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Freelance journalist

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Ron Alalouff is a journalist specialising in the fire and security markets, and a former editor of websites and magazines in the same fields.
May 25, 2023

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Martyn's Law

Martyn’s law – A big step towards better preparedness for terror attacks in public places

Draft legislation on improving security at premises where the public gather was considered at the first session of the Martyn’s Law conference, which ran alongside IFSEC on the 17th May 2023.

Opening the session, Figen Murray, the mother of Manchester Arena bombing victim Martyn Hett and one of the main forces behind the development of the Terrorism (Protection of Premises Bill) ­– otherwise known as Martyn’s Law – said the draft legislation will hopefully get people to think about things in a different way.

She explained why it’s so relevant because terrorists do not give warnings anymore – they want to cause mass casualties, make an impact and achieve notoriety.

“We need to be one step ahead of them – at the moment, they are one step ahead of us.”


Hear more from Figen Murray and the journey to Martyn’s Law in the IFSEC Insider podcast episode, below.

Nick Aldworth, former National Co-ordinator for Counter-Terrorism at Scotland Yard and another key figure in campaigning for the legislation, said we have invested in the most amazing security and intelligence services. But today’s terrorists are self-radicalised – often in their bedrooms – so we’ve got to stop radicalisation in its tracks.

What we haven’t yet done is to invest in preventative security, and this is where the draft legislation comes in, Aldworth noted.

He went on to set out the definitions of a “qualifying public premises” and “qualifying public event”. He pointed out, however, that events without a recognisable boundary – such as fairs and markets – are not currently included in the draft legislation, even though he estimated there have been around 100 deaths around the world due to attacks on such events.

Faith and education premises with a capacity of 800 people or more are exempted from the enhanced duty provisions of the draft legislation, unless people are charged for entrance at iconic religious premises, such as Westminster Abbey.

It was highlighted, however, that Martyn’s Law is not yet a ‘done deal’, as it is still required to go through parliament.

Persons responsible and designated senior officers

Under the draft legislation, the Person Responsible is the person or corporate body that has control of the premises. To ensure that this responsibility is not fudged in the case of a corporate body, the legislation provides for the appointment of an individual as Designated Senior Officer to carry out the duties.

For the standard tier of premises, relevant workers (those that are customer-facing) must be provided with terrorism protection training.

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Figen Murray speaking at IFSEC 2023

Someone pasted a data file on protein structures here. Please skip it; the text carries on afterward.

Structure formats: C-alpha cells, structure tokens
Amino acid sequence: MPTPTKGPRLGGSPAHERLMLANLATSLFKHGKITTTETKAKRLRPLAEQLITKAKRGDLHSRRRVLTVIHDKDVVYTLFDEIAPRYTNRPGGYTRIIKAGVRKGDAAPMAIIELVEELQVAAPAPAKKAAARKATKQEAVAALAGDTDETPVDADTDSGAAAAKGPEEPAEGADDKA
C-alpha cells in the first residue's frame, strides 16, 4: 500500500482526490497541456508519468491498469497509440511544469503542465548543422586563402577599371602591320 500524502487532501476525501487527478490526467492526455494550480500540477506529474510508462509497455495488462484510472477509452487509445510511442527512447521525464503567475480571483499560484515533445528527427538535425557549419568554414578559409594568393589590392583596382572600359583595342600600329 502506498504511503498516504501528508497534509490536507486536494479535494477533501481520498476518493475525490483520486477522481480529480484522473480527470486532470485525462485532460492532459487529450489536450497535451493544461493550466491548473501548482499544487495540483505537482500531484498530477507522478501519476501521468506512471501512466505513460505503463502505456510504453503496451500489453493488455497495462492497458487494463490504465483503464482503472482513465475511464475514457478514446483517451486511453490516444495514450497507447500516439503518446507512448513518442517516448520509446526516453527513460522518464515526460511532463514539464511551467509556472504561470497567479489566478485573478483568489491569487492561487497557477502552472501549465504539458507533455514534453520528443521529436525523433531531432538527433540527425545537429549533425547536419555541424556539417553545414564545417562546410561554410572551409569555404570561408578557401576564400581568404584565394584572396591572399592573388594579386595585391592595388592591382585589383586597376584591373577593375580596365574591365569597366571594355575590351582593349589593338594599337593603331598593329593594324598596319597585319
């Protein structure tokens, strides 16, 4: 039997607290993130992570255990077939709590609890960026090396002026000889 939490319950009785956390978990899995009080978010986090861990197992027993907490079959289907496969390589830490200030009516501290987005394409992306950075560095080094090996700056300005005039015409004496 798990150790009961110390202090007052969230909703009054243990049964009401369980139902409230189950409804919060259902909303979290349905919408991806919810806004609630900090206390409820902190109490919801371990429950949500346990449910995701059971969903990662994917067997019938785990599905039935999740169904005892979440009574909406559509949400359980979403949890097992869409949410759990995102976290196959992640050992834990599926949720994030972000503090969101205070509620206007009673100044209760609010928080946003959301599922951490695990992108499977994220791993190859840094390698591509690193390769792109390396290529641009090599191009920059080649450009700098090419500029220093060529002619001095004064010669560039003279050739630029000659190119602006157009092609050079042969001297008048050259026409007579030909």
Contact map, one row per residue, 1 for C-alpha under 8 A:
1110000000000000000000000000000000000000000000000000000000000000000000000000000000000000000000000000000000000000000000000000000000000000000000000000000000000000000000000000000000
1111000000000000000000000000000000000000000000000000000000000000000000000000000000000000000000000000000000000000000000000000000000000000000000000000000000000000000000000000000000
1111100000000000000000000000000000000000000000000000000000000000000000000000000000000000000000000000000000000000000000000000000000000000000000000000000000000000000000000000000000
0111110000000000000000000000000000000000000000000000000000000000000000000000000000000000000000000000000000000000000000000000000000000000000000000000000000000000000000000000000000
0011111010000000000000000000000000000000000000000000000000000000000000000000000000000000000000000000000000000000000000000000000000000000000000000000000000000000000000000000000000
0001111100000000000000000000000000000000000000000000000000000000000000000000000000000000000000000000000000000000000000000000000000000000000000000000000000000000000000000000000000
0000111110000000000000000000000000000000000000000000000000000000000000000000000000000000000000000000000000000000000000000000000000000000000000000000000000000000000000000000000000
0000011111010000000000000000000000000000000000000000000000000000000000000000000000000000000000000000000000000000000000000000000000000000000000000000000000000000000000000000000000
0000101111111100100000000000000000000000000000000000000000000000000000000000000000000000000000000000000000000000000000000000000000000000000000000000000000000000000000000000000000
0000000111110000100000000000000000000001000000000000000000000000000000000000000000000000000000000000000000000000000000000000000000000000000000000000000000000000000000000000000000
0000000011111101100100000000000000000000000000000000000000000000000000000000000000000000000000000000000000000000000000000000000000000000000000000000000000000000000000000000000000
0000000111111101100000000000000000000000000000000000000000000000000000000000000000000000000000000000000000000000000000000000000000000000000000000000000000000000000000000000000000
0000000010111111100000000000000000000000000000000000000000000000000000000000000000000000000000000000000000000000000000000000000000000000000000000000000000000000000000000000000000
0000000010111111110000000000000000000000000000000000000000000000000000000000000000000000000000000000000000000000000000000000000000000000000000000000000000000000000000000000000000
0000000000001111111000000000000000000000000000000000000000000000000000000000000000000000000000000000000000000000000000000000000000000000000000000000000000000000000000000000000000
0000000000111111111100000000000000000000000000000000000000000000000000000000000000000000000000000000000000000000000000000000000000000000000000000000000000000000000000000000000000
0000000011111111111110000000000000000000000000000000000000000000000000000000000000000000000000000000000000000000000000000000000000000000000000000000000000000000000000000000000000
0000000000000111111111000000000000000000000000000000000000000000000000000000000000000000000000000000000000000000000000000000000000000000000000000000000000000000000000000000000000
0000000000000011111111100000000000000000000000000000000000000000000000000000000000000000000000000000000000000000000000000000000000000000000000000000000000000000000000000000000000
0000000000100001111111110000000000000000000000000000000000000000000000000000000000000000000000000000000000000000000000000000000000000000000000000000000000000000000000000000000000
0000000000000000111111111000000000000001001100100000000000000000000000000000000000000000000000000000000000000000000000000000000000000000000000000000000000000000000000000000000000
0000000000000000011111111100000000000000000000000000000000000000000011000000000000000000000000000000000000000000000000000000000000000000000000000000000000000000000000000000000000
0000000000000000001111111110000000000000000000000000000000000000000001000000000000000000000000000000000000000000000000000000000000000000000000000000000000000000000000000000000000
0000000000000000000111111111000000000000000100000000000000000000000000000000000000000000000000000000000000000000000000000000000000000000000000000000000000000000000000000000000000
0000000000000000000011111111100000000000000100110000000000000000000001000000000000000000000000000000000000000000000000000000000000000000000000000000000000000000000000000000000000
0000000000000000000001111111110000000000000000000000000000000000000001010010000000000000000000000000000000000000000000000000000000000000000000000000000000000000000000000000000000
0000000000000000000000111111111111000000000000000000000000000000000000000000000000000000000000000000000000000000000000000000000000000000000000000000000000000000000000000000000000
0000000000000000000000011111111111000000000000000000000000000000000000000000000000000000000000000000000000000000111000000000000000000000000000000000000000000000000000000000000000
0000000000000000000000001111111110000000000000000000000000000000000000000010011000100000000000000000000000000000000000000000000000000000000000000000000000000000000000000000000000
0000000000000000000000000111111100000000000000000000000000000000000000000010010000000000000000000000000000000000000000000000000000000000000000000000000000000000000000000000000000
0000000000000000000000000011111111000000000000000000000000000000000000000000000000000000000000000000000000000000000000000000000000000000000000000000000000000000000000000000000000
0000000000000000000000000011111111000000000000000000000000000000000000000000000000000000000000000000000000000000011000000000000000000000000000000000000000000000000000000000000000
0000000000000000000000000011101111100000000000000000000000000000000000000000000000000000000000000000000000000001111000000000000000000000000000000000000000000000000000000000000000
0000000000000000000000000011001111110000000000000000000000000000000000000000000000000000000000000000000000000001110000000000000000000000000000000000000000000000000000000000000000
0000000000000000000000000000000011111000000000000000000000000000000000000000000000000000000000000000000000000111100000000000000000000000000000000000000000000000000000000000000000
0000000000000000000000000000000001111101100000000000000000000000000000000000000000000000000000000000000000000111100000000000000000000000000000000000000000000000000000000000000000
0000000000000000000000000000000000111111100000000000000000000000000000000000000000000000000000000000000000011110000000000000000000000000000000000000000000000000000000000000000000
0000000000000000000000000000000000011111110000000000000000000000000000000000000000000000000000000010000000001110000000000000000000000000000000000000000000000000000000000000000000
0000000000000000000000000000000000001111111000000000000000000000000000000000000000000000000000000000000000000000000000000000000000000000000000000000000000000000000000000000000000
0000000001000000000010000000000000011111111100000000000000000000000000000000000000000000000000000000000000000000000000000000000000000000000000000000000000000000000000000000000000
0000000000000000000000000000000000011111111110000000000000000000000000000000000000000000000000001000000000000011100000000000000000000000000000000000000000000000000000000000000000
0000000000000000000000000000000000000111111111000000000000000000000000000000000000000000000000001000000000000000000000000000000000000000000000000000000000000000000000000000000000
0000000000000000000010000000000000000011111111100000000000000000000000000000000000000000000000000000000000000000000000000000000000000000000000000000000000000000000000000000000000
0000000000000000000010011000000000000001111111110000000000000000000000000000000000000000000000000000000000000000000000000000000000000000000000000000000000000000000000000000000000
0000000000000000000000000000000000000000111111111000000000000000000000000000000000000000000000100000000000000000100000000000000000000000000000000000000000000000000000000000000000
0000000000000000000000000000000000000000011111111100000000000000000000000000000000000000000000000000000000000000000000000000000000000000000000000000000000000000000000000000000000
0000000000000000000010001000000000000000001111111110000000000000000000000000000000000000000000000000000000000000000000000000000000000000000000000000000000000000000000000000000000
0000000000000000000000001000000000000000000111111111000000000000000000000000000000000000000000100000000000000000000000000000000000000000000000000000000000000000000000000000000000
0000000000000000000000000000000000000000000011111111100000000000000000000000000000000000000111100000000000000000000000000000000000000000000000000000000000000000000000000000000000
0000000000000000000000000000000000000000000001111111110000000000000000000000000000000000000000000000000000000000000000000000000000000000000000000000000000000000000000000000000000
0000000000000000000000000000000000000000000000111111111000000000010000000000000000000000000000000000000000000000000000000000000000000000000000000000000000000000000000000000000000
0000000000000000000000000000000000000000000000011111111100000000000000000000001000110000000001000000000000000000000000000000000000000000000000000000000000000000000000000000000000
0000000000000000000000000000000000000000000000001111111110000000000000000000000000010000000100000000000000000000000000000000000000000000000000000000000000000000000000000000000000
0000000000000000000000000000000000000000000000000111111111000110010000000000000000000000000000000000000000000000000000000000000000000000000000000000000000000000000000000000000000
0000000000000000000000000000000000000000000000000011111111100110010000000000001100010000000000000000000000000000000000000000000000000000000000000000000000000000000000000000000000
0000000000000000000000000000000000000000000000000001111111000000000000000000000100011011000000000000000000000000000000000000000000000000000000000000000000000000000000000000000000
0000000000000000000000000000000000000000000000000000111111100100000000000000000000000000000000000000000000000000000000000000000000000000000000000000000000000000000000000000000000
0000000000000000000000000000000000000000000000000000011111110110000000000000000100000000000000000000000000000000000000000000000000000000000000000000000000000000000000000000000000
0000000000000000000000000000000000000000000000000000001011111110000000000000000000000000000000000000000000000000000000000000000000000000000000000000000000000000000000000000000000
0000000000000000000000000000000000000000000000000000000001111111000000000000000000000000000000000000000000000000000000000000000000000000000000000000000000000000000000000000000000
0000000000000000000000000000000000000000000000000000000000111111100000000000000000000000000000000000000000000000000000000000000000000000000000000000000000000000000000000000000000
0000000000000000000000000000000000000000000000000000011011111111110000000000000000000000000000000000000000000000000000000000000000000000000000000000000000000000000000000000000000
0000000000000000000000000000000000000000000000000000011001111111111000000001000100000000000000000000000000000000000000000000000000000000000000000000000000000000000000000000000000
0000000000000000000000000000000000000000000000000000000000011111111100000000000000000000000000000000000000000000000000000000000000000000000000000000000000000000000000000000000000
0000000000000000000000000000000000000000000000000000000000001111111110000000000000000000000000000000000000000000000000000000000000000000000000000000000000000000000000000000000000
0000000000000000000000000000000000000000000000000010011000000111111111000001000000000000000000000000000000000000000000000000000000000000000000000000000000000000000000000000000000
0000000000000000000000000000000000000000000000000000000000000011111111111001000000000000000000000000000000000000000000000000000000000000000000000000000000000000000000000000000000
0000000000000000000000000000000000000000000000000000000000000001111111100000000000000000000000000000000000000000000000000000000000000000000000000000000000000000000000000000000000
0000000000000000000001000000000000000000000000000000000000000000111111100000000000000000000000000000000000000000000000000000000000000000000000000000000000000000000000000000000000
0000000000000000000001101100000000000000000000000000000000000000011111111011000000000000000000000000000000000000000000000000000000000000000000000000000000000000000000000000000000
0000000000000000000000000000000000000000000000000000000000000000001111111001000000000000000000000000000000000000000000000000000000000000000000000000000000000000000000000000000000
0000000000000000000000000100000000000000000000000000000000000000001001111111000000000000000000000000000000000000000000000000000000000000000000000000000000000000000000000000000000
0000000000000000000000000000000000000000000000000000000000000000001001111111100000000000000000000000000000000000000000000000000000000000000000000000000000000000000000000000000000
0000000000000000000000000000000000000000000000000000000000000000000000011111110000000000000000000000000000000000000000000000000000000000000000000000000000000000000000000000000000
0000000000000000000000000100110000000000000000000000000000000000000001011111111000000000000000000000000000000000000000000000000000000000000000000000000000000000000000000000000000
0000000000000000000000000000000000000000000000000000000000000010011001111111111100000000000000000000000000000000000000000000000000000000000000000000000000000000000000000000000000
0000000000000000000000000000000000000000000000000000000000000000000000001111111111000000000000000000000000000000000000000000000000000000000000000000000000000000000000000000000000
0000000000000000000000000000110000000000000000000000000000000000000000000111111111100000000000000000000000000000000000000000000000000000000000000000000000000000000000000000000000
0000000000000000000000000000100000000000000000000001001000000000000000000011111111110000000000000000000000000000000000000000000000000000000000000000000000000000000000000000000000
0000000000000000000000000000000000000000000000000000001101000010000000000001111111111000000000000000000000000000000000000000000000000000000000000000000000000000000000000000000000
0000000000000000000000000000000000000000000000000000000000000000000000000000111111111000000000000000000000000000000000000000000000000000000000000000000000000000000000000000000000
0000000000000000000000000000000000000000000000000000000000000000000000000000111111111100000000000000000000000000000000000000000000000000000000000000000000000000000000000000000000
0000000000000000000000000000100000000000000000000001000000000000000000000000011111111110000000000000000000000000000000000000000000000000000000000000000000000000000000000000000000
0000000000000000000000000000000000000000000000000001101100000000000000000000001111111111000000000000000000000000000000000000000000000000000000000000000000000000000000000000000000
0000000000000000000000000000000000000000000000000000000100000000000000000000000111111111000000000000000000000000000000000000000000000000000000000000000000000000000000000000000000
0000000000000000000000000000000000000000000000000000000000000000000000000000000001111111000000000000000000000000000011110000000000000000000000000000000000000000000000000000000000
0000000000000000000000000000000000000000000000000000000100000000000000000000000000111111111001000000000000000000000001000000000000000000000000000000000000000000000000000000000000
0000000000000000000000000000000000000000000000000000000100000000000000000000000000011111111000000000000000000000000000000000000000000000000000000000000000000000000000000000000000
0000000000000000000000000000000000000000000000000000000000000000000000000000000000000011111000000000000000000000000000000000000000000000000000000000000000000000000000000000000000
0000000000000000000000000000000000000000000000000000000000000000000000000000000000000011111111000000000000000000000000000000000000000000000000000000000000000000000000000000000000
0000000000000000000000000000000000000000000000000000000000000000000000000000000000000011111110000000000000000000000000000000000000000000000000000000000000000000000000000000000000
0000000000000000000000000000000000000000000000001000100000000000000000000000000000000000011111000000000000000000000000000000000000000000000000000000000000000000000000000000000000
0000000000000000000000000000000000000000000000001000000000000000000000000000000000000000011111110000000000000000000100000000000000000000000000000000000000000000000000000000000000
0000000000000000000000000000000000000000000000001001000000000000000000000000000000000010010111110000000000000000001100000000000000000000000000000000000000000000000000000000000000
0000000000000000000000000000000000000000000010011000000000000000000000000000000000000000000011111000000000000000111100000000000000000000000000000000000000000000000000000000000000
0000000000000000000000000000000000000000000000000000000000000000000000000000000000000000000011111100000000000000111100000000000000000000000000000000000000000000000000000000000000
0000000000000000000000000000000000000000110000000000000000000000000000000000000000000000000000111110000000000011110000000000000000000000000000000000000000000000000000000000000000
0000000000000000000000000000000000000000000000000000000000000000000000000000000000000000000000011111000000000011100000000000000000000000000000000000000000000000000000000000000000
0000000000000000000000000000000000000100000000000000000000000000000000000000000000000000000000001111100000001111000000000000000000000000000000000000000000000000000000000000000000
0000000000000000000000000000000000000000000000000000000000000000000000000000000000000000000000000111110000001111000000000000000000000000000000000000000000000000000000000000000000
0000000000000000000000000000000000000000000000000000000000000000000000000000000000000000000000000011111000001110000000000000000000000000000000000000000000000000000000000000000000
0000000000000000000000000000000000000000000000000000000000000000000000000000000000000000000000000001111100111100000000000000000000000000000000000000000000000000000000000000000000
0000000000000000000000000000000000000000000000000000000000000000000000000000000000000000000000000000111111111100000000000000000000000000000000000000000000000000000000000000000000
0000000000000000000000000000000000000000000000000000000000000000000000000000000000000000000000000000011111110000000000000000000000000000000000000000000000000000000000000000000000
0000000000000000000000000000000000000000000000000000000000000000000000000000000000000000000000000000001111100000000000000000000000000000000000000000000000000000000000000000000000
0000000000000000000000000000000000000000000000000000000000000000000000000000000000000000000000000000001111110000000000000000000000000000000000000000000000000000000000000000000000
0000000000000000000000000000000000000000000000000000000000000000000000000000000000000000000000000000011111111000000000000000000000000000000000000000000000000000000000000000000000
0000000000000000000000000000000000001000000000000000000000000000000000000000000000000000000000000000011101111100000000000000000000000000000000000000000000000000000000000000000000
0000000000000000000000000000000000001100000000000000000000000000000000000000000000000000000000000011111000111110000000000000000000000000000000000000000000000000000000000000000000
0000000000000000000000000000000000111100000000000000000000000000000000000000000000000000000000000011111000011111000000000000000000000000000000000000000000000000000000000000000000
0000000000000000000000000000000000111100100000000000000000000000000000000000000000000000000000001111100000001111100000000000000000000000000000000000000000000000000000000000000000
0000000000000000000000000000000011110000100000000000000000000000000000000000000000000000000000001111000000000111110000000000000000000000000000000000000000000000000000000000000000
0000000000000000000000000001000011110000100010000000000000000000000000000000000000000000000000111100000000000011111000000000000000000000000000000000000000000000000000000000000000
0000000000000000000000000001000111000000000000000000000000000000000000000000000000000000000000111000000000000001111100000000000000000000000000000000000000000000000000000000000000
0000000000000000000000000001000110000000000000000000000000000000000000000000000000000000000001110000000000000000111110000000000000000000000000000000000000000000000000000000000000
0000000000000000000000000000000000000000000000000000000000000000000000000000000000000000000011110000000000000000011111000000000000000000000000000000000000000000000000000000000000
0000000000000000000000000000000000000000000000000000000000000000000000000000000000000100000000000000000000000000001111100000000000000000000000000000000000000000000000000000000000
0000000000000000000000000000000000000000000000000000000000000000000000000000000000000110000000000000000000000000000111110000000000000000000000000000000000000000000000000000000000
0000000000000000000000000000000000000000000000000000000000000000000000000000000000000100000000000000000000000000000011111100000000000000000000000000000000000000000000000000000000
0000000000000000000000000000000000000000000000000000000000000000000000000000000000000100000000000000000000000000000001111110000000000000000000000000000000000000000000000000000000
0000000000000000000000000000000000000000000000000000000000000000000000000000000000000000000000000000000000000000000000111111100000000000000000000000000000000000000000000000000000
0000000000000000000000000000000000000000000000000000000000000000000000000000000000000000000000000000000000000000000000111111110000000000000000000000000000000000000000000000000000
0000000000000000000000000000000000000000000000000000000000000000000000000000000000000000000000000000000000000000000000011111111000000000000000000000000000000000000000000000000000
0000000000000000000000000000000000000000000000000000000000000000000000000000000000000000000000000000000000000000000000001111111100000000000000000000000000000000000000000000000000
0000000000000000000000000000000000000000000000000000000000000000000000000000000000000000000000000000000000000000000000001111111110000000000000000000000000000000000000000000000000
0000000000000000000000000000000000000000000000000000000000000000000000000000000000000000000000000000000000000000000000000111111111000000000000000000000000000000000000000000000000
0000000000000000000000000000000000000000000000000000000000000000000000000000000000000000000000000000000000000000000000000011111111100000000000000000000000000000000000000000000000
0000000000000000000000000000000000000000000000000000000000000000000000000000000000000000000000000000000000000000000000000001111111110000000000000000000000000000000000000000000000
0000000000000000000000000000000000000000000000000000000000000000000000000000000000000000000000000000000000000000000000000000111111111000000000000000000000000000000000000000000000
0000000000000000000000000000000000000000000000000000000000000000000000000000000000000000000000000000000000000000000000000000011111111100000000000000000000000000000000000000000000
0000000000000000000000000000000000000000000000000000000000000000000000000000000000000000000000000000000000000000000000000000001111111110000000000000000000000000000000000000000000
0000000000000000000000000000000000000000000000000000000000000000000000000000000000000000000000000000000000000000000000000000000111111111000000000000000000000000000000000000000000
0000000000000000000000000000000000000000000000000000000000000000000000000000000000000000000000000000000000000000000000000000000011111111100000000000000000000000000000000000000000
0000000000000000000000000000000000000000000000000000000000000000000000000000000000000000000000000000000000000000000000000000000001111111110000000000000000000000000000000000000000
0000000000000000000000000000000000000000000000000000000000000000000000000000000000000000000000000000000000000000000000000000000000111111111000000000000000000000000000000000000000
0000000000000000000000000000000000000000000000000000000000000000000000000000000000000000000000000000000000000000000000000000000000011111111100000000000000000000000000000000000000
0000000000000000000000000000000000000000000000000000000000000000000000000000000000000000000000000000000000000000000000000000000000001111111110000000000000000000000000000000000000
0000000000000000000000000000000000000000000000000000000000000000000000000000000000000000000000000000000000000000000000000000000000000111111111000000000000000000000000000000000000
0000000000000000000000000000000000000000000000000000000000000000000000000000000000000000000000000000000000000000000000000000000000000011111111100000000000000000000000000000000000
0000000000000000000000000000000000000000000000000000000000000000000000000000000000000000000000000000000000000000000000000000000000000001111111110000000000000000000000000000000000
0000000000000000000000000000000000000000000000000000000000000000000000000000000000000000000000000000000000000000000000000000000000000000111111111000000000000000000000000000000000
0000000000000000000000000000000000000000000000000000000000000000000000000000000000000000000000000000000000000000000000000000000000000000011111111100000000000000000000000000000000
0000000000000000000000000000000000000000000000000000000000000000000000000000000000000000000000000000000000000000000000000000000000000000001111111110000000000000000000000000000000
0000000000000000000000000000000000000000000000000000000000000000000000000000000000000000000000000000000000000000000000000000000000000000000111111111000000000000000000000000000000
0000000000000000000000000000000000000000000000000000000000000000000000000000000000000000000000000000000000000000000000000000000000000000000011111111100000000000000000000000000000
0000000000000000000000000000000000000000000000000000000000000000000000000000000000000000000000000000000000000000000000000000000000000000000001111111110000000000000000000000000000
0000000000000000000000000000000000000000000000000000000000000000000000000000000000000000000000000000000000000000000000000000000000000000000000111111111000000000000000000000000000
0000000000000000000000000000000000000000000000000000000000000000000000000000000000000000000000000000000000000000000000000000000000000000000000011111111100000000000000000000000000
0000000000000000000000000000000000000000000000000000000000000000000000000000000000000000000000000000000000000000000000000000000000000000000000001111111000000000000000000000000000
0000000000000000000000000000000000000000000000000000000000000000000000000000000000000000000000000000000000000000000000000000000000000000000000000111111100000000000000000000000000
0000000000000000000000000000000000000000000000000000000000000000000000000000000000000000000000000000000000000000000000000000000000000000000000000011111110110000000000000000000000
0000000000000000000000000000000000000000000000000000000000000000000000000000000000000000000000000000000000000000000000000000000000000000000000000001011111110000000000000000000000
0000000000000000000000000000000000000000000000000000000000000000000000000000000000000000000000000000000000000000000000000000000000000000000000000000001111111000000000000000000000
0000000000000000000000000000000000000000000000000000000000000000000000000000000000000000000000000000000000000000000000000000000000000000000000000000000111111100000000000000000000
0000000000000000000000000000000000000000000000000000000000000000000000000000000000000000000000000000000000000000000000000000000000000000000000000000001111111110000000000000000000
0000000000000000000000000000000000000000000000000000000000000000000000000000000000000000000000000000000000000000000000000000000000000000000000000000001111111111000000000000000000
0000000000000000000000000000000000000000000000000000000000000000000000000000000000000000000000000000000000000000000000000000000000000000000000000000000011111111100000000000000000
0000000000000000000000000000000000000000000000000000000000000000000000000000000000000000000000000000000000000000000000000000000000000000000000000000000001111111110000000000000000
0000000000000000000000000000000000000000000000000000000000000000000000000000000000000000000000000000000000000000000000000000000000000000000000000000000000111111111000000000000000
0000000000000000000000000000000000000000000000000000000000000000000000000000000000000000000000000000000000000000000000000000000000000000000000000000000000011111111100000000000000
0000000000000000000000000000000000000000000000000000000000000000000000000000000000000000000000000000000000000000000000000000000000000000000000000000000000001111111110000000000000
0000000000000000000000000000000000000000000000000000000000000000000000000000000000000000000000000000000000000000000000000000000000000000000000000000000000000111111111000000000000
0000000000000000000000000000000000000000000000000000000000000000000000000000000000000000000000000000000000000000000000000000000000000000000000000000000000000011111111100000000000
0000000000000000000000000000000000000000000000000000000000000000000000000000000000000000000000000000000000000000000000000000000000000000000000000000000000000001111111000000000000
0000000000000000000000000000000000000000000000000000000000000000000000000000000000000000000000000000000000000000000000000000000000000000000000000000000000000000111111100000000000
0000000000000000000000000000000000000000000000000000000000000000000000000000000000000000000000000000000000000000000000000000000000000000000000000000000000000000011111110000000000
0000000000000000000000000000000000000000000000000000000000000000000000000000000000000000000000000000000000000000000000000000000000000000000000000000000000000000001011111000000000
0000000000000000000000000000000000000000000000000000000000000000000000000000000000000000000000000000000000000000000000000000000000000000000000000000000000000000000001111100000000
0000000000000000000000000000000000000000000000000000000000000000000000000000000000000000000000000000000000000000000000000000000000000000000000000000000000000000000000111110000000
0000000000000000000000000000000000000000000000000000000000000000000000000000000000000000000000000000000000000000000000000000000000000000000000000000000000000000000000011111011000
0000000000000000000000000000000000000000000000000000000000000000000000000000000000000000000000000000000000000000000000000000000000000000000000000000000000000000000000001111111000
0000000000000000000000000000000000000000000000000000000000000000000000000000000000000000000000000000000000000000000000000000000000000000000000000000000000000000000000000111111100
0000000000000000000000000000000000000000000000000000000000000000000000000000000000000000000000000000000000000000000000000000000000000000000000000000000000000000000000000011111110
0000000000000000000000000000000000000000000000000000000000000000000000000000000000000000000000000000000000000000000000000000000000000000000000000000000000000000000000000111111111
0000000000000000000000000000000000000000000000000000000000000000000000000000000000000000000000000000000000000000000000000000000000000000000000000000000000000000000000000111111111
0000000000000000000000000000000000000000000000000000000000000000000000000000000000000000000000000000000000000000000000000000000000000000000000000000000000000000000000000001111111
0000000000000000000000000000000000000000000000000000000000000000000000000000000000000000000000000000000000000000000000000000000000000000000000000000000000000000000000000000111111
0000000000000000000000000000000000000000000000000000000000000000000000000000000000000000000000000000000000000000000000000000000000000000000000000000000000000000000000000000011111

The Bill doesn’t specify which training at present, but it’s likely to be Protect UK’s ACT Awareness e-learning programme.

The standard tier evaluation must demonstrate an understanding of the exposure and vulnerabilities of the premises, and a knowledge of how to react, said Aldworth. The enhanced tier adds training to prevent/counter the threat, a terrorism risk assessment to include the types of terrorism likely to occur, and the taking of all “reasonably practical” measures to reduce the risks of terrorism and harm to individuals.

Although in some cases people have applied their own interpretation of the likelihood of an event occurring, there is no likelihood component in the draft legislation. Only the national threat level should be considered.

“The great challenge of Martyn’s Law is for people to articulate why they are doing things and why they are not,” explained Aldworth.

“It’s mostly about process rather than bollards and gates. One good thing is that the security industry is now talking about improving the lot of security officers, the people who have to carry out these provisions.”

As for enforcement, the national regulator can impose tiered fines according to the size of the business, but the ethos of Martyn’s law will be supportive with the use of guidance and improvement notices.

The anticipated timeline for the Bill is:

  • July 2023: King’s Speech
  • October/November 2023: Bill introduced to Parliament
  • Q1, 2024: Royal assent
  • 2024: Enacted
  • 2025: Implementation

The General Election could, however, disrupt and even derail the legislation, taking things back to square one.


Keep up to date on all the latest regarding Martyn’s Law – the Terrorism (Protection of Premises) Bill – here.

Download the eBook, ‘Are you Protect Duty ready?’ here. 

Listen to the IFSEC Insider podcast!

Each month, the IFSEC Insider (formerly IFSEC Global) Security in Focus podcast brings you conversations with leading figures in the physical security industry. Covering everything from risk management principles and building a security culture, to the key trends ahead in tech and initiatives on diversity and inclusivity, the podcast keeps security professionals up to date with the latest hot topics in the sector.

Available online, and on Spotify, Apple Podcasts and Google Podcasts, tune in for an easy way to remain up to date on the issues affecting your role.

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